Vocational discernment: lessons for a campfire

This summer I went camping with my family, and I learned the tricks of building a successful campfire. I had never built a fire before, but I was struck with not only what a spiritual experience it was, but how it connected to vocational discernment.

When I built the fire, I started by adding a few larger logs to the fire pit and quickly realized that the larger the log, the longer it took for it to catch fire from the flame. So I added smaller sticks. The sticks that were dry, cracked and kind of darkish in color, or the ones I considered the most imperfect and the least useful, were the quickest to kindle.

In order to produce a flame that was perfect for making s’mores, I relied on my breath and the evening breeze.

An article I read prior to the trip about building a fire suggested that the keys to a successful one would be how the wood was arranged. When the firewood was put together and each piece leaned on one another, the flame shot up and took hold with greater force.

As the fire continued to burn, the wood underwent a compositional transformation. And finally, the dead wood had been converted into glowing embers.

While reflecting on my campfire experience, I realized there are many analogies to vocational discernment.

The Sticks: Those that were the smallest and most imperfect were the most responsive and readily used. Throughout Scripture we see God using imperfect people for the sake of God’s mission. God wants to use us even in our smallness and brokenness.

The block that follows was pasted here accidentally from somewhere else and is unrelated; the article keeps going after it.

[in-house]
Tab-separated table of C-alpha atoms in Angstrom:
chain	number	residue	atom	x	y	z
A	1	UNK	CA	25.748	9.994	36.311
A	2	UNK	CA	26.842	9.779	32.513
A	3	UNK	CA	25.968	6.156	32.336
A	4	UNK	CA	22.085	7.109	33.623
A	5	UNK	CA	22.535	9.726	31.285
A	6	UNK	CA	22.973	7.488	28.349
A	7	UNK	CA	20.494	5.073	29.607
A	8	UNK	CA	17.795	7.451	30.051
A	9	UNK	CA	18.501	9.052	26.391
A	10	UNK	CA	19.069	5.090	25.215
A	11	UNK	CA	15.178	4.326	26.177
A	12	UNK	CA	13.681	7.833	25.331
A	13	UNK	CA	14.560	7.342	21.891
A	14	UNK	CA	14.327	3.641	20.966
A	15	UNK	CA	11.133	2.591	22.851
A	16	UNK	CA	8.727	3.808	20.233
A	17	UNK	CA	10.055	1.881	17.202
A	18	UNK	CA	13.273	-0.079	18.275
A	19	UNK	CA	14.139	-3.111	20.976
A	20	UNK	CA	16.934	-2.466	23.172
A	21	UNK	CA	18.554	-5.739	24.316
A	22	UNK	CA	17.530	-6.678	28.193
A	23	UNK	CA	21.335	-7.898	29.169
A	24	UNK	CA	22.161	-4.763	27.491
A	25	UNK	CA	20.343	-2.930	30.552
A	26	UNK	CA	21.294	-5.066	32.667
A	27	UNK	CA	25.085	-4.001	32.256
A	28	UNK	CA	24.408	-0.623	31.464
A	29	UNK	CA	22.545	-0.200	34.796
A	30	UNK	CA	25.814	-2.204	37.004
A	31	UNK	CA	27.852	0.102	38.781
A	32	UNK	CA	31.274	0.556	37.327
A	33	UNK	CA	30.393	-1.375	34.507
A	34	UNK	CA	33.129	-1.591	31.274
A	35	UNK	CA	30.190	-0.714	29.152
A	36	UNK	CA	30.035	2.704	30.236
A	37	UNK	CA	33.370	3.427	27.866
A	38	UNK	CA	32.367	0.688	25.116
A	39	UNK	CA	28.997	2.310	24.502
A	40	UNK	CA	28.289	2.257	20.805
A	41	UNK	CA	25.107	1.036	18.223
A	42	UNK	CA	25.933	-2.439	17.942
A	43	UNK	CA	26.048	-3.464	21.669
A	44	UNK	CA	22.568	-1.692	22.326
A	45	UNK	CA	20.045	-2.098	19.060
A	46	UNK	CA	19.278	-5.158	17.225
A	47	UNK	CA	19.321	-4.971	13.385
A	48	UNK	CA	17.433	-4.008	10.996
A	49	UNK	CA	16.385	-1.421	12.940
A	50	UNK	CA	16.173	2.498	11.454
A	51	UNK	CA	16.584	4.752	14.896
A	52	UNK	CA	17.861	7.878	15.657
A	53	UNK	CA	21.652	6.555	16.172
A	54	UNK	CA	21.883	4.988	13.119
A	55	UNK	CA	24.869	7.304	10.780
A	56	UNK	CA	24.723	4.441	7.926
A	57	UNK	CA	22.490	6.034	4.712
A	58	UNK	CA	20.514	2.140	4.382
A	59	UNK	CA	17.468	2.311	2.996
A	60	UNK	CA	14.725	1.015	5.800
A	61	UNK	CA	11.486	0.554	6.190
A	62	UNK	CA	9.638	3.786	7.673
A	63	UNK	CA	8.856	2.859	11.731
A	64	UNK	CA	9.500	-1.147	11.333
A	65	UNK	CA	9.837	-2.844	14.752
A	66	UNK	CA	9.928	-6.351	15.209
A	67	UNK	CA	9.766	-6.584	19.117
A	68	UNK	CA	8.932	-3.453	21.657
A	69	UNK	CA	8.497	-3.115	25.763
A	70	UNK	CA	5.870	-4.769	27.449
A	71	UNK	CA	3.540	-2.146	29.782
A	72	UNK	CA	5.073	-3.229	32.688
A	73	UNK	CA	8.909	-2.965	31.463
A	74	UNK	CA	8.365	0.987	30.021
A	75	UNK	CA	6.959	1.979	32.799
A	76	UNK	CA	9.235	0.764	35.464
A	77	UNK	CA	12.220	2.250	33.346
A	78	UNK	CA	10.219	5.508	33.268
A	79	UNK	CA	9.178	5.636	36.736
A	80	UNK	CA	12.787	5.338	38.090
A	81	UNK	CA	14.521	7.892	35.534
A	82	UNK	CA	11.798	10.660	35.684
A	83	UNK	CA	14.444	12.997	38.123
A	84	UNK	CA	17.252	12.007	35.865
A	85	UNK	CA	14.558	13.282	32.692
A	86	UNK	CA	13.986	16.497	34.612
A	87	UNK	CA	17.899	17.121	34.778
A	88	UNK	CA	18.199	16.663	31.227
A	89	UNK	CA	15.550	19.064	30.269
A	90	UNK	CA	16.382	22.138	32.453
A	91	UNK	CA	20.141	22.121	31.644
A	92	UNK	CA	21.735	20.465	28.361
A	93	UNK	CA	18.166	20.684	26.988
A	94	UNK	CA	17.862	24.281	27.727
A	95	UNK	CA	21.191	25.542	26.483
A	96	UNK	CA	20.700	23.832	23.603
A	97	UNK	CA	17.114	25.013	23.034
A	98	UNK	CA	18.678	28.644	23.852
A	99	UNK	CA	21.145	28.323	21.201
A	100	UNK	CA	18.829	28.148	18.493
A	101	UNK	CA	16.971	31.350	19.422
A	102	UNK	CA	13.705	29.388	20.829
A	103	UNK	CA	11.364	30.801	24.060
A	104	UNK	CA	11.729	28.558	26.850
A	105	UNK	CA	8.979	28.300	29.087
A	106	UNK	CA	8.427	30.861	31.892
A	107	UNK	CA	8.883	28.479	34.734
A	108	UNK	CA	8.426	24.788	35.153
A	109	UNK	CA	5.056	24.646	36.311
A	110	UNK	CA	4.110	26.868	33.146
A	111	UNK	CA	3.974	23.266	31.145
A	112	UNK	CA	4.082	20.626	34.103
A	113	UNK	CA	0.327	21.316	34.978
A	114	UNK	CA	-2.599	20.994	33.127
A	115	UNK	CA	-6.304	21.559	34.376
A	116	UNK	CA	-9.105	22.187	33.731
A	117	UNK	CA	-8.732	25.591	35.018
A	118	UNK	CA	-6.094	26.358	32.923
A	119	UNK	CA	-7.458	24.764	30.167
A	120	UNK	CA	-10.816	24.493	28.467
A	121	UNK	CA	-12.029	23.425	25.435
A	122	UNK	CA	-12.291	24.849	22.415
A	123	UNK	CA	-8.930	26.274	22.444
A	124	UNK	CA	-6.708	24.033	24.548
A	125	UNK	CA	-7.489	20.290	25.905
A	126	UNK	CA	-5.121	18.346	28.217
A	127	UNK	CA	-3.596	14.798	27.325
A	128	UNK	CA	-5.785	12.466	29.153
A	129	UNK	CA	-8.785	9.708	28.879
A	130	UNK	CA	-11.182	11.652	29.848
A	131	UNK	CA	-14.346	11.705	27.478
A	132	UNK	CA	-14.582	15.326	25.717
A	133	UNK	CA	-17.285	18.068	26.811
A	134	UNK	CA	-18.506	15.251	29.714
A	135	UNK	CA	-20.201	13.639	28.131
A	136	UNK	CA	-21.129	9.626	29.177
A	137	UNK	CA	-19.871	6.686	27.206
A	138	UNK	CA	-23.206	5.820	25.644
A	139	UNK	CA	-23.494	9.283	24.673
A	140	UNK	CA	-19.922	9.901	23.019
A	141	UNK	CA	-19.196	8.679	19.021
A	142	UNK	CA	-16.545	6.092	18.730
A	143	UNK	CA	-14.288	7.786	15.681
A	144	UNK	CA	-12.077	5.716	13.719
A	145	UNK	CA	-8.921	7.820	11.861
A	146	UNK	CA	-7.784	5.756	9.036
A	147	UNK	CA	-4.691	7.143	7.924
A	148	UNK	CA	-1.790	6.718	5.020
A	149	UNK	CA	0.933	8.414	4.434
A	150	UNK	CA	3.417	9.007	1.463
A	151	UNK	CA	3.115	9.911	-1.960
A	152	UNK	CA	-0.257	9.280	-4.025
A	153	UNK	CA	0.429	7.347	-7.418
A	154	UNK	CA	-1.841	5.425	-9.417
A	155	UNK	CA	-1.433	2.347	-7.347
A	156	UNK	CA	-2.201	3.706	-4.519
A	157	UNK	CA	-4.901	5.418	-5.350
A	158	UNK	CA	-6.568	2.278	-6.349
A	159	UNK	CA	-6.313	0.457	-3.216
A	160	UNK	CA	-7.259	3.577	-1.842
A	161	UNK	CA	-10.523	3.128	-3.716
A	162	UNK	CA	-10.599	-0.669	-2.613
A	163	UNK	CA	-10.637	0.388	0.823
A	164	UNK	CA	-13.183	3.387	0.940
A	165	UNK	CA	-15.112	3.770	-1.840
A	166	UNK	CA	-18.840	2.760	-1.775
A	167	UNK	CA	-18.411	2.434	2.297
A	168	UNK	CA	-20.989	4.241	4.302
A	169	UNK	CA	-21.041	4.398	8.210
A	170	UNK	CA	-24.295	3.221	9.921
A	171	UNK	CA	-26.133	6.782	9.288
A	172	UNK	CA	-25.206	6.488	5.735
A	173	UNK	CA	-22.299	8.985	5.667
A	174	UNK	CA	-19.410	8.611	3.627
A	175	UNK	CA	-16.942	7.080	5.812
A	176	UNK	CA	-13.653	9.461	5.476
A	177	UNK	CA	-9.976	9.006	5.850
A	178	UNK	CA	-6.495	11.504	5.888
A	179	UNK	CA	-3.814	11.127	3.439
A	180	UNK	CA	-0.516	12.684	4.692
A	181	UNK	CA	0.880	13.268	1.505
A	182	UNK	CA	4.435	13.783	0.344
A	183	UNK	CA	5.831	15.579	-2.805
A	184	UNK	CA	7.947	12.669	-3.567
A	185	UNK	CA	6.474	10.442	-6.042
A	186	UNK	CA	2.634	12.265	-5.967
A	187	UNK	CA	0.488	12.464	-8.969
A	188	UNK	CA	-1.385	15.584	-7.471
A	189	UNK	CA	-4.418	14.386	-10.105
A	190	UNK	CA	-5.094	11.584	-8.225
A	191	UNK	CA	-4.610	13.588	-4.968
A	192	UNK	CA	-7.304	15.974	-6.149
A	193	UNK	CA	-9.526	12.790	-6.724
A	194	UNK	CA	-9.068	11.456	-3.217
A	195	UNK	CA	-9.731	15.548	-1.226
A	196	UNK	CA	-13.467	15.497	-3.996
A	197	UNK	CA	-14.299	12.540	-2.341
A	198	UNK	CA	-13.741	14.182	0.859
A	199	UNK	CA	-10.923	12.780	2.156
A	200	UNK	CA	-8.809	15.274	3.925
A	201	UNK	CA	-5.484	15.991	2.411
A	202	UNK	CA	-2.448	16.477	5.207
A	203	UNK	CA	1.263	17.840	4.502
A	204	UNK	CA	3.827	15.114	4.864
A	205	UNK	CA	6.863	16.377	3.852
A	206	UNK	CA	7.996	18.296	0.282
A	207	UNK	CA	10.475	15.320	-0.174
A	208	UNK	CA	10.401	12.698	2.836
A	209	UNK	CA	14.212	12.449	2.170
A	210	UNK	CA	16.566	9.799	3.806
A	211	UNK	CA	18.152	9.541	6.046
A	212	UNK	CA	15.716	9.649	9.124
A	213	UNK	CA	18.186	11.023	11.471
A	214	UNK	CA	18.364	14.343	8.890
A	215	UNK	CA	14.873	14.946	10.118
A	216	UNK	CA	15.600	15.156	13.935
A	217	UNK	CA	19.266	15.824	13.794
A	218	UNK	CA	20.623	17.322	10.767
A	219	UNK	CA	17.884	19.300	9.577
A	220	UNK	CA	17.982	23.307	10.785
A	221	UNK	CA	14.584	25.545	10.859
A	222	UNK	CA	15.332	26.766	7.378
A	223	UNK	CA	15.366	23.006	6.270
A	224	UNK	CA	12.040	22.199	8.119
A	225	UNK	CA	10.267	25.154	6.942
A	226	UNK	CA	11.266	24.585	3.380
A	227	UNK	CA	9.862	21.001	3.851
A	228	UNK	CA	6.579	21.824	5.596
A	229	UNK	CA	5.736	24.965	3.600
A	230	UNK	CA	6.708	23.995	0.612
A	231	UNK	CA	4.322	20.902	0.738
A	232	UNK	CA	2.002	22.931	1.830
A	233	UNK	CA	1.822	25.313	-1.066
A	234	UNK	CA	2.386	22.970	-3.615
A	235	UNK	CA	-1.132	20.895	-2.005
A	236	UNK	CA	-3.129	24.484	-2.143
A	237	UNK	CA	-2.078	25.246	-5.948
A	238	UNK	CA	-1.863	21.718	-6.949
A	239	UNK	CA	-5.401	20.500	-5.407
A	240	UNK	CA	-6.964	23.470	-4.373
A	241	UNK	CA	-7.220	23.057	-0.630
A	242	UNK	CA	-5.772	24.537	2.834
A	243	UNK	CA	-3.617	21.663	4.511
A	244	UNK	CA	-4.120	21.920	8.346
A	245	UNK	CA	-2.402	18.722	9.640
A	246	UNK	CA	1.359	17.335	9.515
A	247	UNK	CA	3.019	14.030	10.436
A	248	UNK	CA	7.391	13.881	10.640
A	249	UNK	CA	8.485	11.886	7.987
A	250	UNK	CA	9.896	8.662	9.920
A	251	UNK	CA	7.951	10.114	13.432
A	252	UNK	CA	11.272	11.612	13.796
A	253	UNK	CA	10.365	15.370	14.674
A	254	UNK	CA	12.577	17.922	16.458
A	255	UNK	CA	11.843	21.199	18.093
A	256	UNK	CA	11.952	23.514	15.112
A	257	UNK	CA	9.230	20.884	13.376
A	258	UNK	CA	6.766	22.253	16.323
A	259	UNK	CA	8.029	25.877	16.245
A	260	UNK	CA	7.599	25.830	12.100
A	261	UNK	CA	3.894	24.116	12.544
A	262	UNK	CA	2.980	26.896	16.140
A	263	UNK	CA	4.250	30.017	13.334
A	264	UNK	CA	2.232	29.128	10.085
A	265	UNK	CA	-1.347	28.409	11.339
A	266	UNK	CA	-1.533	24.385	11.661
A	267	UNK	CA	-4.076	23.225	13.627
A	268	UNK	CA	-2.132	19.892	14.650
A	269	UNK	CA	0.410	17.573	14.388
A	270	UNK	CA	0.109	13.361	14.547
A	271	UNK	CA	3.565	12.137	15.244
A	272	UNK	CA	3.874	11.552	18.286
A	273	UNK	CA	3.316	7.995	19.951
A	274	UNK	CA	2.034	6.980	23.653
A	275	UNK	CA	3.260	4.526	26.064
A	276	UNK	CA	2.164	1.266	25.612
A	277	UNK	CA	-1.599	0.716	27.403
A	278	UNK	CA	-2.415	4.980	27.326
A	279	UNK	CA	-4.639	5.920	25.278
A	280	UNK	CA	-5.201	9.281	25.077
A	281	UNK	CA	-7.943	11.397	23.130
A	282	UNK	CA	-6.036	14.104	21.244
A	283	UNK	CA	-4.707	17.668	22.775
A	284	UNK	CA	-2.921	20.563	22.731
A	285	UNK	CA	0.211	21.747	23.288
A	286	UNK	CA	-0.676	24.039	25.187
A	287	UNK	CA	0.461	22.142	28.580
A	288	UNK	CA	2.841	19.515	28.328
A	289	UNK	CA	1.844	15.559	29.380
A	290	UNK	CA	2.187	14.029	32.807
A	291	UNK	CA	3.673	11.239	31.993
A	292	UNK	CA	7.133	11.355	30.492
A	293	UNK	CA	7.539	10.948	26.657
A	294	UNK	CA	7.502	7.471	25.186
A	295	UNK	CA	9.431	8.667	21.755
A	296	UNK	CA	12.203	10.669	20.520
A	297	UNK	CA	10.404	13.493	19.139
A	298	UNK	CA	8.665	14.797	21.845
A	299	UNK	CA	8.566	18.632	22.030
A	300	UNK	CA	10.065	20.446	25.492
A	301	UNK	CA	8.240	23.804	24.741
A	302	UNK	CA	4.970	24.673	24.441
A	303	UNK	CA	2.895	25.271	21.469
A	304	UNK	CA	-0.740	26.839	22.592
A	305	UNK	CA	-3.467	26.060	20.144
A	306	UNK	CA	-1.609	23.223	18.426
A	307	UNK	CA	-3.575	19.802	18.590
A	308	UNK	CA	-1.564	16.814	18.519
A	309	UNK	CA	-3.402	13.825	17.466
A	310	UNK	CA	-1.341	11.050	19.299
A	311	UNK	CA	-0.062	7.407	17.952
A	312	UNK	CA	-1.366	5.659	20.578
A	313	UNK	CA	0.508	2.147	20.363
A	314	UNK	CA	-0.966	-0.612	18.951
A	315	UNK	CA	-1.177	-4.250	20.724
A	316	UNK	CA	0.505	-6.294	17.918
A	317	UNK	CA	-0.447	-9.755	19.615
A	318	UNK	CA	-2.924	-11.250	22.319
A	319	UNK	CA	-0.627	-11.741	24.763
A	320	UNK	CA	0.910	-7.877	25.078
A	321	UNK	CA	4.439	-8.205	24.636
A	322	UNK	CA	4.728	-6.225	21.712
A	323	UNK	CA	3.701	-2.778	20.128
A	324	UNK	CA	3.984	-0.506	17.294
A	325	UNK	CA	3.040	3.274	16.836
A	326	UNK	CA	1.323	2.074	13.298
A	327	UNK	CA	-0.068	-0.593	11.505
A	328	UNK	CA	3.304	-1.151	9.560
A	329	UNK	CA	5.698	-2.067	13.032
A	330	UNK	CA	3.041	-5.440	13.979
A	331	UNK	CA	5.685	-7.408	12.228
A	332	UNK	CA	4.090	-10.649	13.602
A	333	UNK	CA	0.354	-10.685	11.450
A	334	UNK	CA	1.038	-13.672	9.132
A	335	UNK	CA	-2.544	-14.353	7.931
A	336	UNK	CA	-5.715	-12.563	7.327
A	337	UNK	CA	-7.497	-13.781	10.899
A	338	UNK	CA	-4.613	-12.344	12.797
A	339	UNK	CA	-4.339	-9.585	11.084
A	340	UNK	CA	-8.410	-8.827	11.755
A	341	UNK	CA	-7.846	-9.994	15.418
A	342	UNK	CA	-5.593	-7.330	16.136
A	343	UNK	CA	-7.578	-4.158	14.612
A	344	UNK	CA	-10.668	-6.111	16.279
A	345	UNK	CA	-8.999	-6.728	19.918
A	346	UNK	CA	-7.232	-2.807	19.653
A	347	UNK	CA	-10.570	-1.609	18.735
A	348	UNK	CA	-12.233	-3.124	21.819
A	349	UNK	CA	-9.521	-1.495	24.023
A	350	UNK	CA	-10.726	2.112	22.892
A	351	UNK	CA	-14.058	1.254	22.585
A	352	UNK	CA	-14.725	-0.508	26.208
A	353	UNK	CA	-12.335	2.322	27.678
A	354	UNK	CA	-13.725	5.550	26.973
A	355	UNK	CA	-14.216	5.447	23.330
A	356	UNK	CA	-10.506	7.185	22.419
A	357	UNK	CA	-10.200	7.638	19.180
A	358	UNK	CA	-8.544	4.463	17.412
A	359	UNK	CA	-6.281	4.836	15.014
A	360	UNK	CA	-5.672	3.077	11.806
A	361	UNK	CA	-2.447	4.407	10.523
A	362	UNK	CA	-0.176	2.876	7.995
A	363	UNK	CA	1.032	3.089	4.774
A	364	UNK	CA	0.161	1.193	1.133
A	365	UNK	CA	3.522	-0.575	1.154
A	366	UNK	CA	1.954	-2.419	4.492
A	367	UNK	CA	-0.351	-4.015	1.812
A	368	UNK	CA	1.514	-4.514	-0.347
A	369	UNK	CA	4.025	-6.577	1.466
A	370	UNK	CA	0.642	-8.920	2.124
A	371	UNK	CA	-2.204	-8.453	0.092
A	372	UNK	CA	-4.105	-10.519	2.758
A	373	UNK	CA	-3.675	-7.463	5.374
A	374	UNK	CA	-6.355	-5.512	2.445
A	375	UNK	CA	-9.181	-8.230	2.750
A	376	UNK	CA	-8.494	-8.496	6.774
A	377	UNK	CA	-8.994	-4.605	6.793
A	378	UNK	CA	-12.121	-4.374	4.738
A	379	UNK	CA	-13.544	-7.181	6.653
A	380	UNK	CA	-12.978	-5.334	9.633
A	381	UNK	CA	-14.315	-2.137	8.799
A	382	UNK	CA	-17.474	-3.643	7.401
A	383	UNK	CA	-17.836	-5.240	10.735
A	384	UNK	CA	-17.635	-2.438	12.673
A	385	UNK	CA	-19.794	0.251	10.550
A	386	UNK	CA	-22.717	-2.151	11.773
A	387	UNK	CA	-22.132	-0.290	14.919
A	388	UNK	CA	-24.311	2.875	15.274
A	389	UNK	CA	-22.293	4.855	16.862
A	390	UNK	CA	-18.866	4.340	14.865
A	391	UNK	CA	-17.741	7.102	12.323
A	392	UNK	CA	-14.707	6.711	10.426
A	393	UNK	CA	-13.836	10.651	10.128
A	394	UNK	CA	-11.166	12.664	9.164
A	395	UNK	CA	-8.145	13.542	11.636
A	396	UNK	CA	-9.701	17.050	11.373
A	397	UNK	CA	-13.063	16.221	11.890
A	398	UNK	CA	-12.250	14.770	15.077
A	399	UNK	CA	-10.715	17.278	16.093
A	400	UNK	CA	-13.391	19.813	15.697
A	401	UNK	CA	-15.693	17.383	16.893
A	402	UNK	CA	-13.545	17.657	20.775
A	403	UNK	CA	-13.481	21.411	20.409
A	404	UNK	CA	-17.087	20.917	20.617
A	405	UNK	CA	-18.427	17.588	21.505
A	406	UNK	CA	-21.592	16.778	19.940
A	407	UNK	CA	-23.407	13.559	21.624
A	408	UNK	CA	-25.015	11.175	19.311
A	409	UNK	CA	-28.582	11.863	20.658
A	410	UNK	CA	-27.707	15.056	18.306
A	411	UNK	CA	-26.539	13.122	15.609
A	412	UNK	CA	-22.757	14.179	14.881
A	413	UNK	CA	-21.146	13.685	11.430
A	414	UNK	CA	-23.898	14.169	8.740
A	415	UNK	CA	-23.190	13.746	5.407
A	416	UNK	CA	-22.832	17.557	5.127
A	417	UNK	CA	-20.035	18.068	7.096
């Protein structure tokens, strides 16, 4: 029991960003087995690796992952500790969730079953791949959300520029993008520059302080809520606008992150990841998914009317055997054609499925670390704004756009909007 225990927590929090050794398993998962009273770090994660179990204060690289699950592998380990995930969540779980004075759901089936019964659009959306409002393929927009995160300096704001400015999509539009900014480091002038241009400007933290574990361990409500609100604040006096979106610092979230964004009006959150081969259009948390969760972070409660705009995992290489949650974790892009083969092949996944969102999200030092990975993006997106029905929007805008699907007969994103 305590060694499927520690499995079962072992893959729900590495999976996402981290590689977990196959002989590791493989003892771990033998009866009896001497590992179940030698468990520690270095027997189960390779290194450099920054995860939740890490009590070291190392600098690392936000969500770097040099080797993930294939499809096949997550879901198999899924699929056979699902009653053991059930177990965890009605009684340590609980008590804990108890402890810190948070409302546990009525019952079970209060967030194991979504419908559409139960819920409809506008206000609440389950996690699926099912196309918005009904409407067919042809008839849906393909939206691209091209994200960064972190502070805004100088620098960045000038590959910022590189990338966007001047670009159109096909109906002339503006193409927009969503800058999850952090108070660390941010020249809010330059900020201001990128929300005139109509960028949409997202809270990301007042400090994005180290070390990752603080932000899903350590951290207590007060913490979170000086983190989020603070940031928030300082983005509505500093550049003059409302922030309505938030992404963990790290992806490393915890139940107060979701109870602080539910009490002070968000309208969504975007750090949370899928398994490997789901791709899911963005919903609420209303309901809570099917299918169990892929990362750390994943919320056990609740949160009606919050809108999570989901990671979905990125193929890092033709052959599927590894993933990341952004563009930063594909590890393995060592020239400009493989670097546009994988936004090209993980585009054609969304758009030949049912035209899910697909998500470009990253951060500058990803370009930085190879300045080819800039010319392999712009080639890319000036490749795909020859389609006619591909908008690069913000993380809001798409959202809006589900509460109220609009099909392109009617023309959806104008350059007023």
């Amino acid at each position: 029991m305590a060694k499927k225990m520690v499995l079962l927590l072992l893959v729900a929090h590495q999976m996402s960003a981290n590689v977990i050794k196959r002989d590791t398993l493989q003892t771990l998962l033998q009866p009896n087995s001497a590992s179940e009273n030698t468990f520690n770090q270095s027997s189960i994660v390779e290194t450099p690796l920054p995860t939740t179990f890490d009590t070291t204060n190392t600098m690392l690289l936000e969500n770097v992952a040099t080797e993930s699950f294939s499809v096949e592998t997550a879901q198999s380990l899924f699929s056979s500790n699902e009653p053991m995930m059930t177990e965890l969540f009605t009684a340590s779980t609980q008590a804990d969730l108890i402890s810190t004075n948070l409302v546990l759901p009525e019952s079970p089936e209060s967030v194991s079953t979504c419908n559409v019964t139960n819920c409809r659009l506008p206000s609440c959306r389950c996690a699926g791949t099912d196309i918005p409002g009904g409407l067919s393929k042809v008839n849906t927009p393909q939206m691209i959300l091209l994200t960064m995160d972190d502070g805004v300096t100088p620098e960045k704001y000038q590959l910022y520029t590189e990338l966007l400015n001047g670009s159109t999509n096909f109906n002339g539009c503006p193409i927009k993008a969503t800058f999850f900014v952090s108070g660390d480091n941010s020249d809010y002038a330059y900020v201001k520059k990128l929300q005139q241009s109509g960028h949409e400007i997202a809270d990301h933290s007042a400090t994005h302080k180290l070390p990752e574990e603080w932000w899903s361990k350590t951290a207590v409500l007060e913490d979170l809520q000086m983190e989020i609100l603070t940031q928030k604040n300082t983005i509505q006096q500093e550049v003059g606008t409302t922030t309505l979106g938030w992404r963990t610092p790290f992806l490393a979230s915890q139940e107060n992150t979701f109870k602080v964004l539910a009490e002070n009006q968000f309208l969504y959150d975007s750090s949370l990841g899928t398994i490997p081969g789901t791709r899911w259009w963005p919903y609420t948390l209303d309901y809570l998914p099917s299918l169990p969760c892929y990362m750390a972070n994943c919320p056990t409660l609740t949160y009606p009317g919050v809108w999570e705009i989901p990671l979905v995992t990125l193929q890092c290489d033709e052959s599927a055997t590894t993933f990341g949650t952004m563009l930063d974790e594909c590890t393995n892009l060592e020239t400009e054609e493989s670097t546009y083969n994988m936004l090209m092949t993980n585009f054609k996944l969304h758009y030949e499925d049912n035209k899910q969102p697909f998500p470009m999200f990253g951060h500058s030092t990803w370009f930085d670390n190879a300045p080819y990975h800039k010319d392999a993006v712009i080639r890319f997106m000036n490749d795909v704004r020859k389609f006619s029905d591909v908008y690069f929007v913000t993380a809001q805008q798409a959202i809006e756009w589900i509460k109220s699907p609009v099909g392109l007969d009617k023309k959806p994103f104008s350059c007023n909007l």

The “Evening Breeze”: At times, the wind seems so subtle that we can’t even feel it, yet we know it’s there working. The breath of the Spirit is as unseen as the wind, and it can move us, shake us and pivot our path. It can kindle a fire within if we’re open to it.

The Arrangement: When we lean on each other, we feel supported and encouraged in our vocational discernment. The document “Young People, the Faith, and Vocational Discernment” states that young people have a need for persons of reference. They seek these people “to lean on” among their peers, as well as their parents and families. When we turn to others people, we realize that it is God who has been the foundation that supports everyone/everything.

The Fire: With the promoting of the Holy Spirit, there is sure to be a radical transformation that flames forth. Whenever the Holy Spirit is involved, it’s impossible to have a “halfhearted” experience.

The Glowing Embers: Now that the fire is on the inside, the embers are the divine spark, the vessel of fire, ready to be fanned into flame in response to God’s call.

My experience building the campfire this summer showed me that paying attention to and reflecting on the simplest things can lead us to a deeper appreciation of God in our lives!

Author: Julie Tebbe

 

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